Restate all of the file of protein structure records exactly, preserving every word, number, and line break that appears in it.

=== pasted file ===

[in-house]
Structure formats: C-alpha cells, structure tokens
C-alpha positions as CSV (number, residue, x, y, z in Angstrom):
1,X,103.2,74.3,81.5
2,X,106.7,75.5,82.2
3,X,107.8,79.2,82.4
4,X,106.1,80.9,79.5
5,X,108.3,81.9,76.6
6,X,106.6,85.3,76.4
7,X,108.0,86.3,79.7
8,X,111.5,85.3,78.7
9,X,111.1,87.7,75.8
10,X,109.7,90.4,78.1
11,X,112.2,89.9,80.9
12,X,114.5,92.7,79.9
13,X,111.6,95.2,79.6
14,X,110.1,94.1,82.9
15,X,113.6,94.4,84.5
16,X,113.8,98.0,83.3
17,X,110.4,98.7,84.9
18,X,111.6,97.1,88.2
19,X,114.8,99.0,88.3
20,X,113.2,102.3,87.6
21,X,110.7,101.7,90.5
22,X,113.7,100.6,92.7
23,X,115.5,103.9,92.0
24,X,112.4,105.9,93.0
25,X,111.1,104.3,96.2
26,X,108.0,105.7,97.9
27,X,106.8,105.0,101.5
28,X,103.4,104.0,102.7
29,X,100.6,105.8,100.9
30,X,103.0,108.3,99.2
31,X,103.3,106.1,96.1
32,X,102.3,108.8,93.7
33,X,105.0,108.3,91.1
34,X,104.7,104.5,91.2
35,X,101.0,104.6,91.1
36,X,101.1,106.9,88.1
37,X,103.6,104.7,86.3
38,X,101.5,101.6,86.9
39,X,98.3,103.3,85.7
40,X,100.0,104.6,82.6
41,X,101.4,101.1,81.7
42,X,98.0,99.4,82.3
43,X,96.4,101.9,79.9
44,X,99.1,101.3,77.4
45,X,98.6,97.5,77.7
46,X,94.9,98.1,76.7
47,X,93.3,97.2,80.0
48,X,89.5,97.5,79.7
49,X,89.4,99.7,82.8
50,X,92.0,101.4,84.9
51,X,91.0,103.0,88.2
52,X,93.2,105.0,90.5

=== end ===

[in-house]
Structure formats: C-alpha cells, structure tokens
C-alpha positions as CSV (number, residue, x, y, z in Angstrom):
1,X,103.2,74.3,81.5
2,X,106.7,75.5,82.2
3,X,107.8,79.2,82.4
4,X,106.1,80.9,79.5
5,X,108.3,81.9,76.6
6,X,106.6,85.3,76.4
7,X,108.0,86.3,79.7
8,X,111.5,85.3,78.7
9,X,111.1,87.7,75.8
10,X,109.7,90.4,78.1
11,X,112.2,89.9,80.9
12,X,114.5,92.7,79.9
13,X,111.6,95.2,79.6
14,X,110.1,94.1,82.9
15,X,113.6,94.4,84.5
16,X,113.8,98.0,83.3
17,X,110.4,98.7,84.9
18,X,111.6,97.1,88.2
19,X,114.8,99.0,88.3
20,X,113.2,102.3,87.6
21,X,110.7,101.7,90.5
22,X,113.7,100.6,92.7
23,X,115.5,103.9,92.0
24,X,112.4,105.9,93.0
25,X,111.1,104.3,96.2
26,X,108.0,105.7,97.9
27,X,106.8,105.0,101.5
28,X,103.4,104.0,102.7
29,X,100.6,105.8,100.9
30,X,103.0,108.3,99.2
31,X,103.3,106.1,96.1
32,X,102.3,108.8,93.7
33,X,105.0,108.3,91.1
34,X,104.7,104.5,91.2
35,X,101.0,104.6,91.1
36,X,101.1,106.9,88.1
37,X,103.6,104.7,86.3
38,X,101.5,101.6,86.9
39,X,98.3,103.3,85.7
40,X,100.0,104.6,82.6
41,X,101.4,101.1,81.7
42,X,98.0,99.4,82.3
43,X,96.4,101.9,79.9
44,X,99.1,101.3,77.4
45,X,98.6,97.5,77.7
46,X,94.9,98.1,76.7
47,X,93.3,97.2,80.0
48,X,89.5,97.5,79.7
49,X,89.4,99.7,82.8
50,X,92.0,101.4,84.9
51,X,91.0,103.0,88.2
52,X,93.2,105.0,90.5